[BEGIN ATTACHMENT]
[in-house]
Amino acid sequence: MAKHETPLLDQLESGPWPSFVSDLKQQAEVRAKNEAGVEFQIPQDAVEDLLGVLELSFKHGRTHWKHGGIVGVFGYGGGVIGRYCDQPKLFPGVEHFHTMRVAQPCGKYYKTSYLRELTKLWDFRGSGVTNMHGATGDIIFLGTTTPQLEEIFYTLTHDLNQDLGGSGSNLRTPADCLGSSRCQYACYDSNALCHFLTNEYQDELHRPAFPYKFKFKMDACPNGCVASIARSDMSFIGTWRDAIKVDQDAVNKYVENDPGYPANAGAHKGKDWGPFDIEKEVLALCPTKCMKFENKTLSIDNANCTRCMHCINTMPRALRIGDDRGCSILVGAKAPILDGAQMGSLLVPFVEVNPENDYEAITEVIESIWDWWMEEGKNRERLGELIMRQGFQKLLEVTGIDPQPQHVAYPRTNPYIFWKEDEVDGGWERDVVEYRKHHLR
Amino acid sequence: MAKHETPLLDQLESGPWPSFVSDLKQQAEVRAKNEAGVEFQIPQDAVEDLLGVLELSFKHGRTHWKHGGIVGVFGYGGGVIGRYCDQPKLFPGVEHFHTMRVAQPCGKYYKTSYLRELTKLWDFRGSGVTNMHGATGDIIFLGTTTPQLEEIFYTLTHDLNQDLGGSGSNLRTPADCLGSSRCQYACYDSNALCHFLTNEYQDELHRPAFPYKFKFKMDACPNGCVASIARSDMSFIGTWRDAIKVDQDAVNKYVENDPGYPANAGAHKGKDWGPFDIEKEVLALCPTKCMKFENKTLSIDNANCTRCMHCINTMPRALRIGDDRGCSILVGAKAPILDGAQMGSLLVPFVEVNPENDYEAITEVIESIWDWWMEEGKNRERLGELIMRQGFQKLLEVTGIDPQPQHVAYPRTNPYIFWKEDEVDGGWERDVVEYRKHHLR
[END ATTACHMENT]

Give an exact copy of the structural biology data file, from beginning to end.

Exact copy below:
[in-house]
Amino acid sequence: MAKHETPLLDQLESGPWPSFVSDLKQQAEVRAKNEAGVEFQIPQDAVEDLLGVLELSFKHGRTHWKHGGIVGVFGYGGGVIGRYCDQPKLFPGVEHFHTMRVAQPCGKYYKTSYLRELTKLWDFRGSGVTNMHGATGDIIFLGTTTPQLEEIFYTLTHDLNQDLGGSGSNLRTPADCLGSSRCQYACYDSNALCHFLTNEYQDELHRPAFPYKFKFKMDACPNGCVASIARSDMSFIGTWRDAIKVDQDAVNKYVENDPGYPANAGAHKGKDWGPFDIEKEVLALCPTKCMKFENKTLSIDNANCTRCMHCINTMPRALRIGDDRGCSILVGAKAPILDGAQMGSLLVPFVEVNPENDYEAITEVIESIWDWWMEEGKNRERLGELIMRQGFQKLLEVTGIDPQPQHVAYPRTNPYIFWKEDEVDGGWERDVVEYRKHHLR
Amino acid sequence: MAKHETPLLDQLESGPWPSFVSDLKQQAEVRAKNEAGVEFQIPQDAVEDLLGVLELSFKHGRTHWKHGGIVGVFGYGGGVIGRYCDQPKLFPGVEHFHTMRVAQPCGKYYKTSYLRELTKLWDFRGSGVTNMHGATGDIIFLGTTTPQLEEIFYTLTHDLNQDLGGSGSNLRTPADCLGSSRCQYACYDSNALCHFLTNEYQDELHRPAFPYKFKFKMDACPNGCVASIARSDMSFIGTWRDAIKVDQDAVNKYVENDPGYPANAGAHKGKDWGPFDIEKEVLALCPTKCMKFENKTLSIDNANCTRCMHCINTMPRALRIGDDRGCSILVGAKAPILDGAQMGSLLVPFVEVNPENDYEAITEVIESIWDWWMEEGKNRERLGELIMRQGFQKLLEVTGIDPQPQHVAYPRTNPYIFWKEDEVDGGWERDVVEYRKHHLR